As published in the New York Times

Photo of Bill Ferris


Chapel Hill, N.C.

IN 1935, as part of the New Deal, President Franklin Roosevelt created the Farm Security Administration, which reached out to rural families as they struggled during the Depression. Roy Stryker, who oversaw the agency’s photo documentary program, captured the strength of American culture in the depths of the country’s despair. The photographs of Walker Evans, Dorothea Lange and Gordon Parks showed us both the pain of America and the resilience of its people.

In 1965, President Lyndon Johnson drew on his Texas roots when he created the National Endowment for the Arts and the National Endowment for the Humanities, organizations that share America’s arts and humanities with the American people.

Both Roosevelt and Johnson demonstrated their forceful commitment to the preservation and celebration of American culture — and they did so in challenging times.

So what will President-elect Barack Obama do? Well, here’s a suggestion.

Over the years, America has developed an impressive array of federal
cultural programs — in addition to the endowments for the arts and the
humanities. These include the Corporation for Public Broadcasting, the
Institute of Museum and Library Services, the Library of Congress, the
National Archives, NPR, PBS and the Smithsonian Institution.

Each of these organizations has helped preserve our nation’s rich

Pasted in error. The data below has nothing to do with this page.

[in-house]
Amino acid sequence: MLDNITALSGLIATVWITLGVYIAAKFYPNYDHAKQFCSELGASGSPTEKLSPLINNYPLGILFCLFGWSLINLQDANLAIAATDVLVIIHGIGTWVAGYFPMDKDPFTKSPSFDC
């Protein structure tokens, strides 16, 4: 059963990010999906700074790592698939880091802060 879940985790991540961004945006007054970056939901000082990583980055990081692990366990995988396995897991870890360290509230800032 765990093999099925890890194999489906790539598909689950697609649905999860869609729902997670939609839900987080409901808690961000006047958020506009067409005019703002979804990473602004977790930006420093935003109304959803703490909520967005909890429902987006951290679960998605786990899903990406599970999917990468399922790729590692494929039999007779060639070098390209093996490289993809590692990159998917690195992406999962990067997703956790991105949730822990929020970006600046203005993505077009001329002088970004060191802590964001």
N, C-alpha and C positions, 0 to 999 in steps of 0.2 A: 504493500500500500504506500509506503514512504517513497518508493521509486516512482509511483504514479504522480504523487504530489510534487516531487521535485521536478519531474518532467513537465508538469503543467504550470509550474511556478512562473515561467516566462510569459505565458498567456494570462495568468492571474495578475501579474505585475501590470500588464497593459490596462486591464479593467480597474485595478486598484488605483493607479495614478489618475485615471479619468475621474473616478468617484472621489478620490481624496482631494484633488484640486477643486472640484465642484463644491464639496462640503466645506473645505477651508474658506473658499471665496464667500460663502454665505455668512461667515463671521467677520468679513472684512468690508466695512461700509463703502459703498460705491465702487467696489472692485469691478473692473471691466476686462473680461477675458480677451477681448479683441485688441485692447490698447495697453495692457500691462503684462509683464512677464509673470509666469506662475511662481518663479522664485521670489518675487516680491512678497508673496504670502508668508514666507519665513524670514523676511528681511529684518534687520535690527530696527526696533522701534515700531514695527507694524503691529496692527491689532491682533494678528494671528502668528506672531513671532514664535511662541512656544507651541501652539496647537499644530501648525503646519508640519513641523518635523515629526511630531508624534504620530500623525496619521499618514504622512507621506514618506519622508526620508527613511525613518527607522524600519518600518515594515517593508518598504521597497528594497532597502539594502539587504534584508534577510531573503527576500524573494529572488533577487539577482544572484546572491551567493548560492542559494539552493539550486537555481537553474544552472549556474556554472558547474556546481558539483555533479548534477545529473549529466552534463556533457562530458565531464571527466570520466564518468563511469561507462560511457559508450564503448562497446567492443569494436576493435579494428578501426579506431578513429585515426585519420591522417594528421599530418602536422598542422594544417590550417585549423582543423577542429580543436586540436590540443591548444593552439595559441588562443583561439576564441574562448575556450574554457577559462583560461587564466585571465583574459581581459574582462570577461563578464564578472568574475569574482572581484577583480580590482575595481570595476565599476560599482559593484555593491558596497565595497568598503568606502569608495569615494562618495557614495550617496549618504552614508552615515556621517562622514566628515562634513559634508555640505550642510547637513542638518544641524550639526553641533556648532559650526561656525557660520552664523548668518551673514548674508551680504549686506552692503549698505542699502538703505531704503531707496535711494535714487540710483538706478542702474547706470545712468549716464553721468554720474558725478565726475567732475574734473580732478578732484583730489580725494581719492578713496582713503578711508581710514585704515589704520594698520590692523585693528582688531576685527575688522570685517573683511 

folklore — its music, stories and traditional arts — as a uniquely
powerful voice for our culture.

But as chairman of the National Endowment for the Humanities from 1997
to 2001, I learned firsthand that these institutions, though united by
a shared goal, can sometimes run into conflict with one another. There
were bureaucratic tangles, overlaps and missteps that, with foresight,
could have been avoided.

Which is why I believe the president should create a cabinet-level
position — a secretary of culture — to provide more cohesive leadership
for these impressive programs and to assure that they receive the
recognition and financing they deserve.

The president should initiate another change, too. The leaders of our
cultural institutions should all have renewable 10-year appointments.
(Some now serve only four-year terms.) Such a change would help to
provide continuity and insulate the organizations from the tumult of
political change. This move would allow each agency to develop
long-term agendas in coordination with the secretary of culture in each

Mr. Obama has an opportunity to revitalize our national spirit by
strengthening our cultural programs at every level. It’s hard to
imagine what could be a more important — and enduring — legacy.


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